While digital cameras allow you to take as many pictures as you want, you will eventually run out of memory card space and need somewhere safe to store them all. We examine the main options open to you...
One of the best things about the transition from film to digital is that it allows you to shoot as many images as you want without having to worry about developing and printing costs. Given this fact, most of us tend to shoot many more images than we might otherwise have done. However, because memory cards can only hold so much, at some point you’ll need to give some serious consideration as to where you’re going to safely store them all.
Thanks to the increase in sensor resolution, individual image files are getting larger, too. In turn, this means photographers need more storage space than was the case five or ten years ago. Thankfully, the price of memory has fallen dramatically, so computers come with much more capacity – typically 500GB or more of built-in storage. That said, this memory is also needed to store essential application data, along with music, films, documents, games, books, and much more besides. Put simply, you’ll soon fill it up.
In any case, relying on a single computer hard drive to store all of your most precious images is generally considered bad practice that could have horrible repercussions should your computer get damaged or stolen. For this reason, you should always make backups of your most important images and store them on a separate drive. Or, as the old saying goes: never put all your eggs in one basket, in case the basket gets dropped.
This is where storage drives come in. These range from large-capacity mains-powered desktop drives to portable drives that draw power from your computer, right through to wireless NAS drives and online ‘cloud’ storage services. Which type is right for you will depend on your specific requirements and circumstances. Over the next few pages we’ll examine all of the main contenders and offer some practical advice on what to look out for.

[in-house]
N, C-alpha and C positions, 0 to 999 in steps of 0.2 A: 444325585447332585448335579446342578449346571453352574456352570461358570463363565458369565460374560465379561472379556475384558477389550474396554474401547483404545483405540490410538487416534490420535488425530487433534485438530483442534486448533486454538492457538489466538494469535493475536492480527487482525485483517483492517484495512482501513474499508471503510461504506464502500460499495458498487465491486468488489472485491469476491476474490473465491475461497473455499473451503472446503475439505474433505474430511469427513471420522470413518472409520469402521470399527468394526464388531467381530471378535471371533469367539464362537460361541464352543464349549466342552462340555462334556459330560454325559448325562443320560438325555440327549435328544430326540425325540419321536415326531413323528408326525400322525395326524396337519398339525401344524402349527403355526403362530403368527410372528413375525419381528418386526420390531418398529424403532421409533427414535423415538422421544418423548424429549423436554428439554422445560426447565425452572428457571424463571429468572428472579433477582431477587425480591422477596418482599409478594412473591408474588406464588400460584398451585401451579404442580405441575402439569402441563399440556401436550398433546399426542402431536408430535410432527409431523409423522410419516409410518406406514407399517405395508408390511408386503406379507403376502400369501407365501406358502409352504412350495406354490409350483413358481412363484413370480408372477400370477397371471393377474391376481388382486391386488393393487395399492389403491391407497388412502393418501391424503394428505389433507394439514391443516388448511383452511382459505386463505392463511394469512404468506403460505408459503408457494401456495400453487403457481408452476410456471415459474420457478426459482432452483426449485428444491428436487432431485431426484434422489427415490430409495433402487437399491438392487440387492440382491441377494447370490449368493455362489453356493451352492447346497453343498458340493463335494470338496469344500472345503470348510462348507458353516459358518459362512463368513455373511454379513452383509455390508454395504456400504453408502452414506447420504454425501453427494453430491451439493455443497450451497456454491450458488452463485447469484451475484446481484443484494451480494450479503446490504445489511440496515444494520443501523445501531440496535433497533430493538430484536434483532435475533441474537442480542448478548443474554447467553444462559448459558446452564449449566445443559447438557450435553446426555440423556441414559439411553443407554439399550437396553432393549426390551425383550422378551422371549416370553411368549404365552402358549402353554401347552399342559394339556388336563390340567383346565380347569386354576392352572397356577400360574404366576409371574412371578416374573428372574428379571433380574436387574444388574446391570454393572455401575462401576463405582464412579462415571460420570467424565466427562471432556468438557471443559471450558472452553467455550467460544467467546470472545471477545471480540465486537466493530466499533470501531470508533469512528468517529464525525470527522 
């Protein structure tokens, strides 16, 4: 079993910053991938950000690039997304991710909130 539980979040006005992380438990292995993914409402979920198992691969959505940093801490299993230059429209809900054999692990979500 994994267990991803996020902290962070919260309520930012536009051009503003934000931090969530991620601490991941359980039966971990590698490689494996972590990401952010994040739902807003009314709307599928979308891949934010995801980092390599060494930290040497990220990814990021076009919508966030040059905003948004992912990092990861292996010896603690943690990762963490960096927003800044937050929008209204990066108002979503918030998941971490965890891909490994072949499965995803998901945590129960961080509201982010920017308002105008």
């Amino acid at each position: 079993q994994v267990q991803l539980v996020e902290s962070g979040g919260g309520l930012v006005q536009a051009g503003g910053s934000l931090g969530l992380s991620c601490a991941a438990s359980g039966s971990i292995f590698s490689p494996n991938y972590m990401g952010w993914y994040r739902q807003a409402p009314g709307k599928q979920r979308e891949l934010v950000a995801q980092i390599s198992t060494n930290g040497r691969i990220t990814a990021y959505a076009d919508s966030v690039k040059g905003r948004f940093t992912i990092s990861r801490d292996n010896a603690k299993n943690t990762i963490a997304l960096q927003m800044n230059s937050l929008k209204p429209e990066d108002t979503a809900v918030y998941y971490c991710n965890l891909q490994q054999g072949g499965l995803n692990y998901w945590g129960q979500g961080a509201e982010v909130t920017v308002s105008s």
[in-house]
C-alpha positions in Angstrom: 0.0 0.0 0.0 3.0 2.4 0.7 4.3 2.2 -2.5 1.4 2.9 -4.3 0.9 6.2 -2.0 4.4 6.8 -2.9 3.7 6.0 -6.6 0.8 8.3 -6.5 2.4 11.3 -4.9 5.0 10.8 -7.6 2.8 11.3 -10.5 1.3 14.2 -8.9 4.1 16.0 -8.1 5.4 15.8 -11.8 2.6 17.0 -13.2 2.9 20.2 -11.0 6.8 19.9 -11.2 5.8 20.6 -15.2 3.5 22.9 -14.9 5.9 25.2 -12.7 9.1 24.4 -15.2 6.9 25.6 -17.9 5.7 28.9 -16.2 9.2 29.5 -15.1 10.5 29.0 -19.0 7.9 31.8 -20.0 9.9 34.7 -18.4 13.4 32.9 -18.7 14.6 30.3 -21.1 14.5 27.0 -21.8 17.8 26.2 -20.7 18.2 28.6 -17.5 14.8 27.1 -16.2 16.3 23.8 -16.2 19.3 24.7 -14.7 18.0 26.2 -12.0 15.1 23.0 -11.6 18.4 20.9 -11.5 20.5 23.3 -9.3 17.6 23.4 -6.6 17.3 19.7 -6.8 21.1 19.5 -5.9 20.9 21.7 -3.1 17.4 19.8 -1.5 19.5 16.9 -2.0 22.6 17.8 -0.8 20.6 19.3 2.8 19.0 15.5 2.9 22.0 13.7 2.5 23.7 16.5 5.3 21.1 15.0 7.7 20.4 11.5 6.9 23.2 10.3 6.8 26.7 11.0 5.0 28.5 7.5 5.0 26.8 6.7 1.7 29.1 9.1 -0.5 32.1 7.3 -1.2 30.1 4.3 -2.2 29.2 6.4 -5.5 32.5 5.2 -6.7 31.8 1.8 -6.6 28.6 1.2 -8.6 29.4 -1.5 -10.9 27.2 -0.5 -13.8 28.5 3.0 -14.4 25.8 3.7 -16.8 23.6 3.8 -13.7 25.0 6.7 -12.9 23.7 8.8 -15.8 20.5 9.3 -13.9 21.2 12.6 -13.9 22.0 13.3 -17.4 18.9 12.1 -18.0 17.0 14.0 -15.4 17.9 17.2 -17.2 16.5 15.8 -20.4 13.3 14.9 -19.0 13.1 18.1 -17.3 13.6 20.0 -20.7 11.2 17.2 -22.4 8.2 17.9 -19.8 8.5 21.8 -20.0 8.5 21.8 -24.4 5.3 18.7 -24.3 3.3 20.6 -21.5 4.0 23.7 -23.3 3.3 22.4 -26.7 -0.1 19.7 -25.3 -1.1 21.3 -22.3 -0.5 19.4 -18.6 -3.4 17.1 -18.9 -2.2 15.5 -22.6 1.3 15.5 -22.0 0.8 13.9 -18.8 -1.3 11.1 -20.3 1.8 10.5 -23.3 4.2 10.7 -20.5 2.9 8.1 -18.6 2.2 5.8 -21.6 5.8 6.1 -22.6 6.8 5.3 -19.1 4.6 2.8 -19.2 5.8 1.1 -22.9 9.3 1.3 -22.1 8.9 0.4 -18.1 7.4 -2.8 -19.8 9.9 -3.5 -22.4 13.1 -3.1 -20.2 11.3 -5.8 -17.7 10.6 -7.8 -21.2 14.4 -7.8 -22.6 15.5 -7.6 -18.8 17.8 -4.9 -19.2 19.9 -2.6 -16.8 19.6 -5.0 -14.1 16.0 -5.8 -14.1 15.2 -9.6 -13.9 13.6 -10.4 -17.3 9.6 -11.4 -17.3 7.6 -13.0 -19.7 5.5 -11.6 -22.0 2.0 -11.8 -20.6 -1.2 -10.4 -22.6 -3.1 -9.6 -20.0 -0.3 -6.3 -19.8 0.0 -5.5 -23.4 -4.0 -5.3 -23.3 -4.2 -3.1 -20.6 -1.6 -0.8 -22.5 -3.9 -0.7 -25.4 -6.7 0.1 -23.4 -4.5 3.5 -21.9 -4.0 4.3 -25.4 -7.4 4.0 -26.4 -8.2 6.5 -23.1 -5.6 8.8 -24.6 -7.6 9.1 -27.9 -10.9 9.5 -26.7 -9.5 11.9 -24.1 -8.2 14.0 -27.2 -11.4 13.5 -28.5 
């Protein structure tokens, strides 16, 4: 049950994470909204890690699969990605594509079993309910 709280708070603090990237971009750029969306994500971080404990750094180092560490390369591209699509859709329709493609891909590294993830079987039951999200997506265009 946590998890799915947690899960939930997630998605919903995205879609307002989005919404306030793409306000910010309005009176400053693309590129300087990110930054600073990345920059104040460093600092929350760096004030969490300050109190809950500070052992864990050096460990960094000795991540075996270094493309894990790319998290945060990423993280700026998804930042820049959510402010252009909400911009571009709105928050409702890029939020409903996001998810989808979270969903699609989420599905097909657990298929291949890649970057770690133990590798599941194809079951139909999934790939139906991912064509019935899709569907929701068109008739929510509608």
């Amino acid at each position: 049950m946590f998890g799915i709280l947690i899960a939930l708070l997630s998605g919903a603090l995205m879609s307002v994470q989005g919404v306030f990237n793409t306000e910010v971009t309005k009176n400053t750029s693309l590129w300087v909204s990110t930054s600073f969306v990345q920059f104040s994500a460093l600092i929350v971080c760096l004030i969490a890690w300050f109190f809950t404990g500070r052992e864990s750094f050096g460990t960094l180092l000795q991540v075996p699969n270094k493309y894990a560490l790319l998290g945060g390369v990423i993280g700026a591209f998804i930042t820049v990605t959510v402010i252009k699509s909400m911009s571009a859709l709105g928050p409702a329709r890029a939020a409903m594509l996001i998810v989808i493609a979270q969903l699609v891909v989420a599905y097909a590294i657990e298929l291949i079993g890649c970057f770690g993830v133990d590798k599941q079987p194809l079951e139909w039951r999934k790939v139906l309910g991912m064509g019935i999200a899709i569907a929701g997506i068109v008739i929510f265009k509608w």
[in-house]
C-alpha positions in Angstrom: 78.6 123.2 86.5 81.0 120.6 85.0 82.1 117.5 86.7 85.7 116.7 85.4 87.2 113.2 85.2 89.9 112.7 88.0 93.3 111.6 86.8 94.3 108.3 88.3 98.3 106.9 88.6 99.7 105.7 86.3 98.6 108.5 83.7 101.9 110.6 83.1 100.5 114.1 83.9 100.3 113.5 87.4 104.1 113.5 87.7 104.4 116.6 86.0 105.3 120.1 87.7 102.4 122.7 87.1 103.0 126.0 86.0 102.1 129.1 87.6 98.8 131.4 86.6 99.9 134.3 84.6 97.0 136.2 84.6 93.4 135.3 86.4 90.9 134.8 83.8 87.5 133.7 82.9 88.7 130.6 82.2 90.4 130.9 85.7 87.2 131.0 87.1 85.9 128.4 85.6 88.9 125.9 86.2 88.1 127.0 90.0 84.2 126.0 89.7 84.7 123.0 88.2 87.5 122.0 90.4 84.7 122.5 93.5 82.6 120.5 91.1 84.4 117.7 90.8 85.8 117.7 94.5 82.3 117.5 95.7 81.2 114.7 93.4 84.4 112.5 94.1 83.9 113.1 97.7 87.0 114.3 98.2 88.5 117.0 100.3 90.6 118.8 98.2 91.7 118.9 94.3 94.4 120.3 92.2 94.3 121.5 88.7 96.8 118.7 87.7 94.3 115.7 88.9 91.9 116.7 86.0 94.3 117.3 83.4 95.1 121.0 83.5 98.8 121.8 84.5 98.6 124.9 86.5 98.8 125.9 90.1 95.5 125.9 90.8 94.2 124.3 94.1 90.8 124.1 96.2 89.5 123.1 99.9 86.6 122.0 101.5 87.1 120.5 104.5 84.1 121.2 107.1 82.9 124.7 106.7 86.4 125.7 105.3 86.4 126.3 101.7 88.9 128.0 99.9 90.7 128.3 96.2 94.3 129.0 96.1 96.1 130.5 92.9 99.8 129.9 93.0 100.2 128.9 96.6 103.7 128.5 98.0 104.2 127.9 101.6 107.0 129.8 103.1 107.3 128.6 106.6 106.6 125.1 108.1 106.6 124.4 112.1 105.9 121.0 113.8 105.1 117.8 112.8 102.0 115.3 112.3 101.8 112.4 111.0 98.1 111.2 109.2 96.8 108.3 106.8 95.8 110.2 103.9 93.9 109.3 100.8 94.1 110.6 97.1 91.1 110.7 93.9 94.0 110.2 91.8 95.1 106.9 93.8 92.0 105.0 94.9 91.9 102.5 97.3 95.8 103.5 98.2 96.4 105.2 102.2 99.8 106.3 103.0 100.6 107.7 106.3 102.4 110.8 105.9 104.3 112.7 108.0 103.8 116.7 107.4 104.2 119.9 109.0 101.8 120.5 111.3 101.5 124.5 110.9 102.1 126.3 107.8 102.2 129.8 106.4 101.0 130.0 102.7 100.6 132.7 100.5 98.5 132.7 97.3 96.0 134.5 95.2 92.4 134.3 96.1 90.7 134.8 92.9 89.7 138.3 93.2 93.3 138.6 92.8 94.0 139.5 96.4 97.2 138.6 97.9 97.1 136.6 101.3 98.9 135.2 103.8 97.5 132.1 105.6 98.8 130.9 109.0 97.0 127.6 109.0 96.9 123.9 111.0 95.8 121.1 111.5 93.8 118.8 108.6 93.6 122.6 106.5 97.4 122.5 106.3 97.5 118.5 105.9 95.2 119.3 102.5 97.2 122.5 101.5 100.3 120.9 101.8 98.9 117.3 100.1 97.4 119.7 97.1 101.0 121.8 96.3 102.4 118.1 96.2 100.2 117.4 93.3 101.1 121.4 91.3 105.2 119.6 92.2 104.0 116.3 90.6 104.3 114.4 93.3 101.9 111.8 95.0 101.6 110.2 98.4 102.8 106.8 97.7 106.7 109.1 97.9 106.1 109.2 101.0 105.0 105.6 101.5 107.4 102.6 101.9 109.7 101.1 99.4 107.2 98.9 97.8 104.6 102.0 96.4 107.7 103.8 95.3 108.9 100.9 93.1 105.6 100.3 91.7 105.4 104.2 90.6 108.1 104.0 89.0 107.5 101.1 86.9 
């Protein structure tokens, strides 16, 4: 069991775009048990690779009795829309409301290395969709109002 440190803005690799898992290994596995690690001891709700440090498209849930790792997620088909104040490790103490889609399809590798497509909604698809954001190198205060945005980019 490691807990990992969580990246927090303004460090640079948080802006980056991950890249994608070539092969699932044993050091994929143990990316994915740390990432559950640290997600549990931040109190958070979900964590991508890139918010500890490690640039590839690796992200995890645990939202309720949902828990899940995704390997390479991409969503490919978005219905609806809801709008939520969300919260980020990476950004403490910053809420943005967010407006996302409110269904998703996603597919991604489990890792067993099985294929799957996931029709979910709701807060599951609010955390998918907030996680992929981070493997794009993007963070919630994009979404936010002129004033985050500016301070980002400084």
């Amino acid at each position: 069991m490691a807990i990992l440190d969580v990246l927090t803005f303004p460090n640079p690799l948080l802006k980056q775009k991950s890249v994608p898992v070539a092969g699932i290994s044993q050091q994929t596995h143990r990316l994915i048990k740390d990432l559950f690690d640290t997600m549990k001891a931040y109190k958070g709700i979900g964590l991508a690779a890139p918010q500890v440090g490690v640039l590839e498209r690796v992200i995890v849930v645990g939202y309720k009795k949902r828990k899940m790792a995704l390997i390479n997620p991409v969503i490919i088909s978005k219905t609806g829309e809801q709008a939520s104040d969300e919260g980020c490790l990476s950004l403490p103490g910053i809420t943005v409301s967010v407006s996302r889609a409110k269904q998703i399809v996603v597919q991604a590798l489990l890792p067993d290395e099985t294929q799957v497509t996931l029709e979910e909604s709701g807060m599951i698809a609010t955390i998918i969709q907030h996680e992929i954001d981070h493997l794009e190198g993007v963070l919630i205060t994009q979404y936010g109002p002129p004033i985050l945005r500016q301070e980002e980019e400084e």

Basic hard drive options
Broadly speaking, there are two main types of memory drive: hard disc drives (HDDs) and solid-state drives (SSDs). These are further divided into mains-powered devices (external hard drives) and those that can be powered by plugging them into your computer (portable hard drives).
Hard disc drives store data within a magnetic coating on top of a metal platter that needs to be rotated at high speed in order for the data to be accessed via a specialised read/write head – a bit like an old-school record player, albeit much more advanced. Solid-state drives, meanwhile, don’t feature any moving parts at all, with data stored on a series of interconnected flash memory chips instead. Neither type requires constant power in order for the data to be retained. In other words, you can turn the drive off, or unplug it, and the data will remain intact.